If you’re a small provider registered with the Office for Students (OfS) life started to look a little harder recently. We’ve been reeling from the publication of the proposed fee bands for OfS registration.
The fees proposed in the consultation processes have risen sharply for all providers (by 18%, on average), but the Department for Education’s impact assessment is relatively silent about the disproportionate impact these fees will have on the smaller provider and their students. Stated starkly, when the per-student cost is considered, smaller institutions will be paying at least thirty times the fee paid by large universities.
A cursory glance at the DfE’s impact assessment statement would seem to allay these concerns: after all, the policy objective of the funding model is to “allocate costs fairly” and to “take some account of provider size.” Clearly, the introduction of fee bands based on institutional size is intended to tug the forelock to such sentiment. But let’s take a closer look.
The institutional fee bands published on March 11th range from a low of £12,000 (for institutions with 25 students or less), to a high of £186,800 (for institutions over 20,000). For the smallest institution, this means a cost per student of £500. For the largest institution, the cost would be, at the very most, under £10 per student.
Why is the per-student rate significant? First, since the Office for Students is about students (as we are repeatedly told), one might think that the impact on the student would be considered. And since institutions, large and small, are increasingly fee-driven, it is students who will bear the brunt of these costs.
A careful examination of policy decisions helps unpack the agenda, and explain the direction of travel. The funding model for the Office for Students sees the source of revenue to run the OfS move away from being a government responsibility. HEFCE, and OFFA were fully taxpayer funded: the OfS will be largely provider-funded. So, the first shift of responsibility is from Government to provider.
The second direction of travel sees a cross-subsidy from small providers to large providers: the DfE’s date notes that “no HEI would be paying more than 0.7% of their total income in OfS registration fees.” But providers that have 300 or fewer students would be “spending between 4% and 7 %of their income on registration fees.” The goal of the exercise, “to take some account of provider size,” seems to have been lost along the way. Is it too cynical to suggest that it is the larger providers who have the ear of government? Whose interests are being protected?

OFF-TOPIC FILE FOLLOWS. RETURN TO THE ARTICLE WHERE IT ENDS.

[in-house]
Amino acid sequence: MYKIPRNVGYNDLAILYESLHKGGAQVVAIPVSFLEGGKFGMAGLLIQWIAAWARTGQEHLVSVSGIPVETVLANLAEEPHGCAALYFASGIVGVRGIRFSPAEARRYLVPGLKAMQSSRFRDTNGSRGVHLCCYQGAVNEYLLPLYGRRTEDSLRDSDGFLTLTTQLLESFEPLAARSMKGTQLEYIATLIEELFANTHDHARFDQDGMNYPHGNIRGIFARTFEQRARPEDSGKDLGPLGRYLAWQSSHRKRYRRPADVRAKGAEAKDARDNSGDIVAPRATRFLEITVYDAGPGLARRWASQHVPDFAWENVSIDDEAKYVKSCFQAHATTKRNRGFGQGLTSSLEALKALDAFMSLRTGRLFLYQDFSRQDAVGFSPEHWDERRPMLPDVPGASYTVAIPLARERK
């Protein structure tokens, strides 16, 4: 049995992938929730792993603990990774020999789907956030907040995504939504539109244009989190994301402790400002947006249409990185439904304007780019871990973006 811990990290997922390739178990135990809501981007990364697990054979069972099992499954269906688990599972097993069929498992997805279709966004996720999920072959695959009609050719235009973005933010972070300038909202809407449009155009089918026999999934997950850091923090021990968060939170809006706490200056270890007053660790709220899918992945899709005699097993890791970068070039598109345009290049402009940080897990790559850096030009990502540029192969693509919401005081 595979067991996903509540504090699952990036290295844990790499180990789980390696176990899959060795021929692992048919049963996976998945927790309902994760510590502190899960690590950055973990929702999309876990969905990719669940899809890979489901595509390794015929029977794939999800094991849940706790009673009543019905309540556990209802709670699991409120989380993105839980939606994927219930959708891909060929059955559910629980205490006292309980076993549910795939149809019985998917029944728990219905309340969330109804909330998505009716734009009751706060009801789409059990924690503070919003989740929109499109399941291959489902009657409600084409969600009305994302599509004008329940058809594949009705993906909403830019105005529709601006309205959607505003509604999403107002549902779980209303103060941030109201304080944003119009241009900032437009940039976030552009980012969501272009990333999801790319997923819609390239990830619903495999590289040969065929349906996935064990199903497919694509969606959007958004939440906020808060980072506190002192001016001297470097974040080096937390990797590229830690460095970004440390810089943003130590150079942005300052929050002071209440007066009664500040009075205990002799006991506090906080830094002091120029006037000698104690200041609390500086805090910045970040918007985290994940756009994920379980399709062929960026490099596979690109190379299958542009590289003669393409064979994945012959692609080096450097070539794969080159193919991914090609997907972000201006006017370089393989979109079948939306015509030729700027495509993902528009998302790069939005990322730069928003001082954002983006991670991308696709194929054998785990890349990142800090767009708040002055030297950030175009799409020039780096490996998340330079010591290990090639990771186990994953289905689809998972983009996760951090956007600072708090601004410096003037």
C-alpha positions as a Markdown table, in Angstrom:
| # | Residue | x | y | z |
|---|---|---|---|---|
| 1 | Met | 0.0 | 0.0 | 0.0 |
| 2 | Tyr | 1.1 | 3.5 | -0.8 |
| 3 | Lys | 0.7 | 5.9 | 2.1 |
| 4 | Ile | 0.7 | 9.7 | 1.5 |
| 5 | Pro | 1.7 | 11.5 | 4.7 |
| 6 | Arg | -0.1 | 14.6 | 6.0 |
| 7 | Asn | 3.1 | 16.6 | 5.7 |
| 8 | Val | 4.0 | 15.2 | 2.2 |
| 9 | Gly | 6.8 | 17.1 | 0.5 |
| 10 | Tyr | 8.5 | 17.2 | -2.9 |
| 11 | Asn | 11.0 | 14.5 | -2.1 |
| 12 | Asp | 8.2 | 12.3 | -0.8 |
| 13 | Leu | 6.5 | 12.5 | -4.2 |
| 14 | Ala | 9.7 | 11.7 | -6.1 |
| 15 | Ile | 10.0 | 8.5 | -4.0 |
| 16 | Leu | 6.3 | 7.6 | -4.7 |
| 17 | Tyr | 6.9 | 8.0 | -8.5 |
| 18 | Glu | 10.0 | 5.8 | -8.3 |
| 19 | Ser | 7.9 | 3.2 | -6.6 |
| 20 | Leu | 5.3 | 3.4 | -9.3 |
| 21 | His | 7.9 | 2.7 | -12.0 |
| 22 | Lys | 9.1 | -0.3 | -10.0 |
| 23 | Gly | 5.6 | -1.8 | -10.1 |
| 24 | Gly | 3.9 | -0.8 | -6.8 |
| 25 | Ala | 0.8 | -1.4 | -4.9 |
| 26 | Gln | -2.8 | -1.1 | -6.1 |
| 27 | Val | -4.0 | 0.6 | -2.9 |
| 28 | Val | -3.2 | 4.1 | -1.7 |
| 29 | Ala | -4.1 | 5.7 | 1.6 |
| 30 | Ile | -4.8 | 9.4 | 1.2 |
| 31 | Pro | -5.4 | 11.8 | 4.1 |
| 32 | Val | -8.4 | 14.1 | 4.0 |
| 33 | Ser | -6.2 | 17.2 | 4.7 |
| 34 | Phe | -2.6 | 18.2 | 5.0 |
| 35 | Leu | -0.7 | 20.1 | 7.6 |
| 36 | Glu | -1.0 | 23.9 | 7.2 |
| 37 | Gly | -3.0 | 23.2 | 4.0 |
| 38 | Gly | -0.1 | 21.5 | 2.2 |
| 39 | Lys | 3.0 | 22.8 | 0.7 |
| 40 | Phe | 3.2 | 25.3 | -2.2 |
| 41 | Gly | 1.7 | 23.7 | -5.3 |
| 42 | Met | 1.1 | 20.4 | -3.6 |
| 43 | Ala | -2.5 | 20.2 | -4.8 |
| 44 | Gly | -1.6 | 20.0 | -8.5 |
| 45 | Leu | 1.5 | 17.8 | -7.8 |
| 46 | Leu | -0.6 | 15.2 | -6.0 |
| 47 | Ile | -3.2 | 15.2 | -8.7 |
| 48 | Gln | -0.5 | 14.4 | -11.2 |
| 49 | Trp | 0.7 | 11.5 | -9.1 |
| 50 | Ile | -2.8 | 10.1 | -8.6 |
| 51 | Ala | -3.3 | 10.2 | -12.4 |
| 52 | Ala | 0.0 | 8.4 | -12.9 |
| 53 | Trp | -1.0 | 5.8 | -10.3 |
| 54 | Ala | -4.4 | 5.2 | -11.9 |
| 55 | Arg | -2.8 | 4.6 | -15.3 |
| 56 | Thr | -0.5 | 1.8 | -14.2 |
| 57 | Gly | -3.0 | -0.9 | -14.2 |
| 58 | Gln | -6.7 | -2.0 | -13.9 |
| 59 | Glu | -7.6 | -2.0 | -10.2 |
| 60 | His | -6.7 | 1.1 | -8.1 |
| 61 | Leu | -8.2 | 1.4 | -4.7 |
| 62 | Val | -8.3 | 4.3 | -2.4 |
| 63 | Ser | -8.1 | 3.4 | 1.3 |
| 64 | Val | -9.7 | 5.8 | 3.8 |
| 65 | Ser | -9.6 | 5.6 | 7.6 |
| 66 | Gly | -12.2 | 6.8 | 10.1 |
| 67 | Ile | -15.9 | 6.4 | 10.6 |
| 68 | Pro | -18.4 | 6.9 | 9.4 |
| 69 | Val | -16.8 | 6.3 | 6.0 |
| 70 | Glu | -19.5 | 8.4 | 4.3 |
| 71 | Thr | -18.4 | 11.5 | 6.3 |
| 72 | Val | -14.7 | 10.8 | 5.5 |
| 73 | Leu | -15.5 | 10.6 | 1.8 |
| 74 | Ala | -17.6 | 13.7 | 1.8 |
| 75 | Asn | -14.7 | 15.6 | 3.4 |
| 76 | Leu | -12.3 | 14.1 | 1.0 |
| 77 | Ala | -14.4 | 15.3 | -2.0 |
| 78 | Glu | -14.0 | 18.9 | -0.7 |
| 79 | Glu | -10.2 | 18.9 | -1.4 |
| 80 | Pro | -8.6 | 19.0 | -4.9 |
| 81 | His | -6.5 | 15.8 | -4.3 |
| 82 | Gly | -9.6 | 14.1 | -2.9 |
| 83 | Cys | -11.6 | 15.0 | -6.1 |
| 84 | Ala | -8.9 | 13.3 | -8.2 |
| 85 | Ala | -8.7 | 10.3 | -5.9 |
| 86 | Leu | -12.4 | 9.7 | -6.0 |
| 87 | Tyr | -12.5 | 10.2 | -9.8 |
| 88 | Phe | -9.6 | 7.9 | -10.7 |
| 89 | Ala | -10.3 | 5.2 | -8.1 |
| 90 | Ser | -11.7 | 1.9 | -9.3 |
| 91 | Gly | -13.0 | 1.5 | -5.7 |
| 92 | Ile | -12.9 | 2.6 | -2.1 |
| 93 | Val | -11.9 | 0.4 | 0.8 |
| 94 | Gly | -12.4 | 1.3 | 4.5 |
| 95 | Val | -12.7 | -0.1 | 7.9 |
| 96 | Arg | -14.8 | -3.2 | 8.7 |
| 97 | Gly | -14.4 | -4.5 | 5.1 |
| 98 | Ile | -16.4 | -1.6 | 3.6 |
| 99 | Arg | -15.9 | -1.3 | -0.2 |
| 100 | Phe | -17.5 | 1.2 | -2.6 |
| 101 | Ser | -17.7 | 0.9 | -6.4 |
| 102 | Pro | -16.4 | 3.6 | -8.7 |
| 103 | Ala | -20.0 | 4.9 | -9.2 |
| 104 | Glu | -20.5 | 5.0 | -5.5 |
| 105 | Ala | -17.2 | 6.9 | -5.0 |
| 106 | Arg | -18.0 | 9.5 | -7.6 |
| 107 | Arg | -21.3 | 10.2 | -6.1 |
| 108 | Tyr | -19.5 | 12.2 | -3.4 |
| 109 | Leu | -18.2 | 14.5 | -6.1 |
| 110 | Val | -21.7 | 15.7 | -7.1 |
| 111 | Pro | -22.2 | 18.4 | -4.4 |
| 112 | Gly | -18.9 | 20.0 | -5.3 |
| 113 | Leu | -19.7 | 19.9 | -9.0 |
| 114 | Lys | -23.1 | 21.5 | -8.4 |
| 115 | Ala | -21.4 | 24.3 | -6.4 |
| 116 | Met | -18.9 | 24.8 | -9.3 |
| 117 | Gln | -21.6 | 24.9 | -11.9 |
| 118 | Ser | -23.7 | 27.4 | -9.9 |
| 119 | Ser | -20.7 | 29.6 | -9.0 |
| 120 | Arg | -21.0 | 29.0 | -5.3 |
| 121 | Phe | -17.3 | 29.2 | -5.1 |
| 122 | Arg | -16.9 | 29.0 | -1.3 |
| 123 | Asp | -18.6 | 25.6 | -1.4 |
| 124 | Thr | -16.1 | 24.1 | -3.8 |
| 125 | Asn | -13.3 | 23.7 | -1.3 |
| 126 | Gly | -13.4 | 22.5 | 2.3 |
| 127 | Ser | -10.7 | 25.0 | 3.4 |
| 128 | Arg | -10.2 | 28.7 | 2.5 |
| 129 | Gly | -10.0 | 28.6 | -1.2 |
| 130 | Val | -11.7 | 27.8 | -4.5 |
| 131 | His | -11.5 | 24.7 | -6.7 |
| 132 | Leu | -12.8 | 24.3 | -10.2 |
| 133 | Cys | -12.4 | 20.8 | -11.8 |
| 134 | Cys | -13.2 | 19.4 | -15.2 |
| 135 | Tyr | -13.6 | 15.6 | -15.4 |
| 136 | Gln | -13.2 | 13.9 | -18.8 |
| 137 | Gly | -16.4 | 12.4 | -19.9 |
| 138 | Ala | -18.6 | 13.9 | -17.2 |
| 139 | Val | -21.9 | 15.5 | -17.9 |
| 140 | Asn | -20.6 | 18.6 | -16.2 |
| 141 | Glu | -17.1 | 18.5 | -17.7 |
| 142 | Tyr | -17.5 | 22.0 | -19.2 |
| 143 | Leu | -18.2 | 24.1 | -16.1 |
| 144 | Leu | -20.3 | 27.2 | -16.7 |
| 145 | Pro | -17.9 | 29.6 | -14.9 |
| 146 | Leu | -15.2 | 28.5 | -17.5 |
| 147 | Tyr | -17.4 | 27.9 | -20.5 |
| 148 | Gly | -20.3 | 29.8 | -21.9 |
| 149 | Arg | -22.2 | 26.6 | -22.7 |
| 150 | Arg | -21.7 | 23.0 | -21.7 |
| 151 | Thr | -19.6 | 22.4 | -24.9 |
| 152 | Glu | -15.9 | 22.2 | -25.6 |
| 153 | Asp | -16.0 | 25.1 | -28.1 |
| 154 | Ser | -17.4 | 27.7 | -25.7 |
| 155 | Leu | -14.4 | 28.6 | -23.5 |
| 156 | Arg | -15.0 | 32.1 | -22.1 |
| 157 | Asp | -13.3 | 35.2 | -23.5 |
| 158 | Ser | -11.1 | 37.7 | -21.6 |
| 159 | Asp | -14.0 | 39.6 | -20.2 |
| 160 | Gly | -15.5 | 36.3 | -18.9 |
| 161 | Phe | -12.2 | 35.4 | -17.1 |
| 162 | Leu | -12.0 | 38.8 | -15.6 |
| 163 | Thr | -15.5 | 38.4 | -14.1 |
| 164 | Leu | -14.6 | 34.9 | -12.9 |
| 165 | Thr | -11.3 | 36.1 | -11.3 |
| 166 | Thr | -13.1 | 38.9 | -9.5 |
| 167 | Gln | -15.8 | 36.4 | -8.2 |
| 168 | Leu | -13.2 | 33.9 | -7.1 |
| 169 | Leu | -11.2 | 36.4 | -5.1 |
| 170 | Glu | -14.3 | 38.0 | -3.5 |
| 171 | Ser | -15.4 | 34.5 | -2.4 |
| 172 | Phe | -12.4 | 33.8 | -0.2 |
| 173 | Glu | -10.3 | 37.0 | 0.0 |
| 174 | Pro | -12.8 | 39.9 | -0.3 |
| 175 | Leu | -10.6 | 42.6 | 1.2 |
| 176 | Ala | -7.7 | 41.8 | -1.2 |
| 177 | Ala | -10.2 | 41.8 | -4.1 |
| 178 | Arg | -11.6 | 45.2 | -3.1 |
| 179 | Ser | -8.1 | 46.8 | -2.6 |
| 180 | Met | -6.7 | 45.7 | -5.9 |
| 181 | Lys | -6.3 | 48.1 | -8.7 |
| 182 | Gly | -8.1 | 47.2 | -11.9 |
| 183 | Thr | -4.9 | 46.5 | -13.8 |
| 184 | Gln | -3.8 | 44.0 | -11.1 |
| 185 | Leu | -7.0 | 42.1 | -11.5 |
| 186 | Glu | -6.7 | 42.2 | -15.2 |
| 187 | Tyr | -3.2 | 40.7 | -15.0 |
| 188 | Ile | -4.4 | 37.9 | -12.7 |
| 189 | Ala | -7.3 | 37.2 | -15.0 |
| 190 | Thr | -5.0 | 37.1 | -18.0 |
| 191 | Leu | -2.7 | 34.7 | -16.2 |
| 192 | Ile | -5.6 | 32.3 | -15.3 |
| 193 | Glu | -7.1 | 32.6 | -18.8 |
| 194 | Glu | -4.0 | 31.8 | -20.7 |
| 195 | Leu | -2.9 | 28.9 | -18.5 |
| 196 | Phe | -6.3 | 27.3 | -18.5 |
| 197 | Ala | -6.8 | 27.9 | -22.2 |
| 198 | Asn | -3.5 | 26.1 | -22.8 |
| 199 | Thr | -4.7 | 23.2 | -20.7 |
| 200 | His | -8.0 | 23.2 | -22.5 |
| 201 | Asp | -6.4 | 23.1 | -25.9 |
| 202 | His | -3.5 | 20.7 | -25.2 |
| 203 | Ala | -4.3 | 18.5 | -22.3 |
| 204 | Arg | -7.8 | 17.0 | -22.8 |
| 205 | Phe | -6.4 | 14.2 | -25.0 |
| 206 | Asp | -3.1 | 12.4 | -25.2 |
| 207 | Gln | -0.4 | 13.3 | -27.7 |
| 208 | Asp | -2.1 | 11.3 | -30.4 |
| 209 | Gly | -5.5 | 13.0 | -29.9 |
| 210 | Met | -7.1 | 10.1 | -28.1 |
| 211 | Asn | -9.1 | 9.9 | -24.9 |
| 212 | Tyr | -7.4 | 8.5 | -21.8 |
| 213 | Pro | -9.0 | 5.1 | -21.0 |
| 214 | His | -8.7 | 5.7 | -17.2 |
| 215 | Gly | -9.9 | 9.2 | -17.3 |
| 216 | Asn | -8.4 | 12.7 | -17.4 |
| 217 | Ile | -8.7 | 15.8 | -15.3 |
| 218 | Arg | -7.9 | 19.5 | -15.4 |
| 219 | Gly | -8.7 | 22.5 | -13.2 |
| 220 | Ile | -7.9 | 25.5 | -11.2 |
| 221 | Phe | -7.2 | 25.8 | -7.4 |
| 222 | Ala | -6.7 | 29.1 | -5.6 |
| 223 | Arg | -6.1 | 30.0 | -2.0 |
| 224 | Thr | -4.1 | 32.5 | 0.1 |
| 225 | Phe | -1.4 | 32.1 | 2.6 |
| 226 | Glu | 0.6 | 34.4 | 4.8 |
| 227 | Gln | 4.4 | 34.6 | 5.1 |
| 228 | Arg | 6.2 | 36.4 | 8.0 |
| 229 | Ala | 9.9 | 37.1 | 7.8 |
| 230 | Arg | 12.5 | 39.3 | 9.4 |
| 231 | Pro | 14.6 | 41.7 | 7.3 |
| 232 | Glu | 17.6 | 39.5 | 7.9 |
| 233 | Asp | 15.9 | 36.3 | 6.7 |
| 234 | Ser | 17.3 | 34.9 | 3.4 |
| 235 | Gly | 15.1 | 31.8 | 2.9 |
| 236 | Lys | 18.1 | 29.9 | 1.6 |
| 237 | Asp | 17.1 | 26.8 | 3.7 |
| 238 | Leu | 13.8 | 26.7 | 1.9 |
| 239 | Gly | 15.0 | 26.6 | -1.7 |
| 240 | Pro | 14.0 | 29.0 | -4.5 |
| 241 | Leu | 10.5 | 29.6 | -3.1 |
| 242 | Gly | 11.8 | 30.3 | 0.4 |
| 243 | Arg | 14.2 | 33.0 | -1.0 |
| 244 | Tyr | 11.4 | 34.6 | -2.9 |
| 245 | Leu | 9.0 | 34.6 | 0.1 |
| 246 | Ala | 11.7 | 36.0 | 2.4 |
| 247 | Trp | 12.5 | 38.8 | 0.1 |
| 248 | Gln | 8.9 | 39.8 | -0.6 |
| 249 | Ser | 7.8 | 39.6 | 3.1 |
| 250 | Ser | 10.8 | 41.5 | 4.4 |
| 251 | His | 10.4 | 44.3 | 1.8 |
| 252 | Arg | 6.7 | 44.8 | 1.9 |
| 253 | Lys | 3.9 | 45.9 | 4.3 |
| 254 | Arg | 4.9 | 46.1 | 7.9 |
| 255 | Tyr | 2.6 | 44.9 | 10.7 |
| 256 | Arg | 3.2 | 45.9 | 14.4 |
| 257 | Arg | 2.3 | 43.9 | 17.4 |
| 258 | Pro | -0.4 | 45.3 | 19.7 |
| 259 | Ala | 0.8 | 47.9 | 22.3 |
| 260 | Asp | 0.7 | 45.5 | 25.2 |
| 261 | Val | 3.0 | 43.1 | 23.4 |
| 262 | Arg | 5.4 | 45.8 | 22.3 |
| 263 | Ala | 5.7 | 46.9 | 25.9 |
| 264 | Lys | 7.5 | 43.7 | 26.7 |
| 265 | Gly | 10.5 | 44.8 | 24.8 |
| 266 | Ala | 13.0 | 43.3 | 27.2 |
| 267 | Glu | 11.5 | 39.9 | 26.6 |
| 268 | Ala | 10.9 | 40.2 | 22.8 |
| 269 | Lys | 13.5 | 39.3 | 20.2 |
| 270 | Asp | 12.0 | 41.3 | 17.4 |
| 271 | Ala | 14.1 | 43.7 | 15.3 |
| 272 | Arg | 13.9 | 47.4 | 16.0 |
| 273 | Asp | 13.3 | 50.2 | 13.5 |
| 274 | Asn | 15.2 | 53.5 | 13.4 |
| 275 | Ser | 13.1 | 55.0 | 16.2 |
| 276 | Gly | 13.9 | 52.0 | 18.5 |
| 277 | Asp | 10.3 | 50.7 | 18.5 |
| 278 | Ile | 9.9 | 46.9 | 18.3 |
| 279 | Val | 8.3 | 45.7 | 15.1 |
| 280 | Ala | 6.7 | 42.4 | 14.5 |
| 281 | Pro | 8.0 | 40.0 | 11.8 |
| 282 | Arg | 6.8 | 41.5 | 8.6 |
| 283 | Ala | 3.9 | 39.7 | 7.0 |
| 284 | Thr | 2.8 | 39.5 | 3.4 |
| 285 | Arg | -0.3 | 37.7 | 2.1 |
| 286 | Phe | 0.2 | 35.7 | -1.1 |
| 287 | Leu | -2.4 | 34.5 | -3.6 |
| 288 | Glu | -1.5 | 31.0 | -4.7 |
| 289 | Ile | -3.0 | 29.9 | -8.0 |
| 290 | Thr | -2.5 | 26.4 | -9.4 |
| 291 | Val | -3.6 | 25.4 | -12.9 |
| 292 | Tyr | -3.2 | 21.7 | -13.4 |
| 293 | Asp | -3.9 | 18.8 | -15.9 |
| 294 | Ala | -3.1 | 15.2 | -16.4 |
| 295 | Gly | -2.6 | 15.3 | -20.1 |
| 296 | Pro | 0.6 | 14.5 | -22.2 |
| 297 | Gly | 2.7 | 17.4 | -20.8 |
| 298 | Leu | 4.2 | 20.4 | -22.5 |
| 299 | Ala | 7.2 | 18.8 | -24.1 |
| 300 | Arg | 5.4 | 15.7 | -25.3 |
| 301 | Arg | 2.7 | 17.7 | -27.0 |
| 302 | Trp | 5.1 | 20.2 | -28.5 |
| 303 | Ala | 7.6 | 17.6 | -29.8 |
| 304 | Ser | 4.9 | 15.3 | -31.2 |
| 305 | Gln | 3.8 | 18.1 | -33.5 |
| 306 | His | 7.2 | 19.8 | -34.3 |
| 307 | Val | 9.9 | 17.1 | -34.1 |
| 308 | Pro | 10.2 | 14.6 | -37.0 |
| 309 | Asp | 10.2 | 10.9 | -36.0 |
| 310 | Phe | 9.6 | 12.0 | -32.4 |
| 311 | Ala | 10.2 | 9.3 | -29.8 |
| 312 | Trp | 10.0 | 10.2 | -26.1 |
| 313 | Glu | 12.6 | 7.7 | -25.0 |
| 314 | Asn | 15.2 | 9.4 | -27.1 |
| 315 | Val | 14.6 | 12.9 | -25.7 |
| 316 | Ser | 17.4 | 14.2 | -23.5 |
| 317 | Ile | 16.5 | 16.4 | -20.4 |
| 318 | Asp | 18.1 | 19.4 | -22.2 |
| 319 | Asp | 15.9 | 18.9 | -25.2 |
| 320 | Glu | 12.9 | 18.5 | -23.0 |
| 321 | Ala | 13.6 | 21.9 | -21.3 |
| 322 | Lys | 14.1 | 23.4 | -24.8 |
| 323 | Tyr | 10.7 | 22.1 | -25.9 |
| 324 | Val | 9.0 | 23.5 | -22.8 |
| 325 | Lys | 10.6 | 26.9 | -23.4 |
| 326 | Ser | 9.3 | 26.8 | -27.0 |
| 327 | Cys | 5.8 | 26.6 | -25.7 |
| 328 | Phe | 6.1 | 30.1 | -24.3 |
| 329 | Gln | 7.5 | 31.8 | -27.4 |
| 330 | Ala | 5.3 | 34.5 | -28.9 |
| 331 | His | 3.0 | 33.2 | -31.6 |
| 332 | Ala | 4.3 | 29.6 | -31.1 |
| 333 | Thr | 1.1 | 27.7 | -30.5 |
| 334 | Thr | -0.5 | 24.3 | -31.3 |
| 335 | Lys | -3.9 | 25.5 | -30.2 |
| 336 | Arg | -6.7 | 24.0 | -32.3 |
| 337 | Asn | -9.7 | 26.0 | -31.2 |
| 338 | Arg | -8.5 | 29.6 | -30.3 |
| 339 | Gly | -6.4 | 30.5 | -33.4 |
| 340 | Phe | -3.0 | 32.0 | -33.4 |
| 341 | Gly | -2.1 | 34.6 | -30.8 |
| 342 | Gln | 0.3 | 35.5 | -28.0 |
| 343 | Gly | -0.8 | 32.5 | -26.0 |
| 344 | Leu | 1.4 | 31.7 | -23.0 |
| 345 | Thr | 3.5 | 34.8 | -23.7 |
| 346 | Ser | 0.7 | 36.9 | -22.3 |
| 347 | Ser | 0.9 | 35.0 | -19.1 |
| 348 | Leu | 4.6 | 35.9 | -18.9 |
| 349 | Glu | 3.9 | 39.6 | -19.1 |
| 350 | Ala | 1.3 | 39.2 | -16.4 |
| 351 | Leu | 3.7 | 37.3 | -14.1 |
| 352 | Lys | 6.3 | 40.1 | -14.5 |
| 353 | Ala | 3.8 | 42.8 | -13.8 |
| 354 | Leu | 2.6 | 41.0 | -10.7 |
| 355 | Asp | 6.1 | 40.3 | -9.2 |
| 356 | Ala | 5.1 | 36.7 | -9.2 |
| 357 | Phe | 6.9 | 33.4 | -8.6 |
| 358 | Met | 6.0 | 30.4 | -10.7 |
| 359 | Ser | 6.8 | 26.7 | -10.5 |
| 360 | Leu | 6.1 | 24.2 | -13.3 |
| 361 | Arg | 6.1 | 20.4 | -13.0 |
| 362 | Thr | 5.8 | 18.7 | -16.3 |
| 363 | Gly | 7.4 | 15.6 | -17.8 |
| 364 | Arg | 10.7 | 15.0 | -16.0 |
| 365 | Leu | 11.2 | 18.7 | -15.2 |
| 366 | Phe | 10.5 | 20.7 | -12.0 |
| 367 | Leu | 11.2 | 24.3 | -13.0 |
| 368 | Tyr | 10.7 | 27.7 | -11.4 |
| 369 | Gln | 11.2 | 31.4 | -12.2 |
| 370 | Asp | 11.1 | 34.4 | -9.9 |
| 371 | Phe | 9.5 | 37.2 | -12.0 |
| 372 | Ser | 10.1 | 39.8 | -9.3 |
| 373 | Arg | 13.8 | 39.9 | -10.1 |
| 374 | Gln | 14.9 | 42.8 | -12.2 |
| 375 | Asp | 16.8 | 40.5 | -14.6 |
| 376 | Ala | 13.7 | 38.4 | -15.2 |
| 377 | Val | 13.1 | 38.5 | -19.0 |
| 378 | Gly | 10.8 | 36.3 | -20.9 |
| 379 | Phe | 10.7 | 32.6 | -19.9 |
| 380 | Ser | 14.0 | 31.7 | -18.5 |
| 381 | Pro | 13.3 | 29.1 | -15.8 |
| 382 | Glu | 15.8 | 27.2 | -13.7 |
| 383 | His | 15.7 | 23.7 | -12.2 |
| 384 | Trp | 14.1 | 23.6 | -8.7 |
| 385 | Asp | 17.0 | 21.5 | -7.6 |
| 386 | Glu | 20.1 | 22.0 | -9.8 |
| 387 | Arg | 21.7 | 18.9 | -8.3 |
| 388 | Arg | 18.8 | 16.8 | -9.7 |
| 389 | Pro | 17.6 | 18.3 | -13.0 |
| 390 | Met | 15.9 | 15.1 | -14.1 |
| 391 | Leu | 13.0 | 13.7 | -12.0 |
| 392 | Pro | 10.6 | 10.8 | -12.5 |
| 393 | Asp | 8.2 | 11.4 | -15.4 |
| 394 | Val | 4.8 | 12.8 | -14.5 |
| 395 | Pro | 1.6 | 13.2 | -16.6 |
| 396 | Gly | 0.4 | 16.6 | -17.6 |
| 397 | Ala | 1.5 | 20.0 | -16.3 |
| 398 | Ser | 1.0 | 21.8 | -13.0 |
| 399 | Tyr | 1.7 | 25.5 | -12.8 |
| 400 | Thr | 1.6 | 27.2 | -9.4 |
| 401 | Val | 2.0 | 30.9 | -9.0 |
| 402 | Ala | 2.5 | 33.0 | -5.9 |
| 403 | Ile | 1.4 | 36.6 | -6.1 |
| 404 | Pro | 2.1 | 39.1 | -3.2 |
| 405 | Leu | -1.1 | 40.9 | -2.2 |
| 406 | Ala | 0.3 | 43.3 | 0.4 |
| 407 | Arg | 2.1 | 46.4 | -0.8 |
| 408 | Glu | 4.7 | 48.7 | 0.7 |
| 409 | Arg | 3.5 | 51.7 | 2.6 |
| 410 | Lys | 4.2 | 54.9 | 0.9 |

Let me be generous and suggest that the effect on small providers may be an unintended consequence of the new scheme: that the government does not fully appreciate the effect of its actions. The Impact Assessment Study offers the optimistic view that “70% of [the affected providers, with under 300 FTE] would be eligible for the Micro Provider Subsidy”, which sees registration fees discounted to zero. Yet the small print indicates that such providers must have no more than ten employees, with a balance sheet below £320,000 – and even the tiniest of entities will struggle to get under that limbo-like bar.
The tiny Leo Baeck College, established sixty years ago to train Rabbis, teachers, and lay leaders in the reformed Jewish tradition. Despite having less than 30 HE students, with an output of 4-5 rabbis per year, it still would not meet the standard of a micro provider. Indeed, the data provided in the report itself (table 7) only allows for 9 current providers to be registered as micro-providers – far, far below the optimistic projection of 70% of providers under 300 FTE.’
Why does this matter? Inevitably, this will see some small, niche providers cease operations. In the past, the Government has celebrated such closures, with the narrative that it is ridding the sector of bogus colleges – but that is only a part of the story. Small providers include art, music, drama colleges; faith-based colleges; colleges for nannies; colleges for needlework. We would be the poorer for the loss of these institutions. It is not creating the much-vaunted “level playing field” in HE: the field is still sloping. Life at the pointy end of the OfS just got a little more uncomfortable.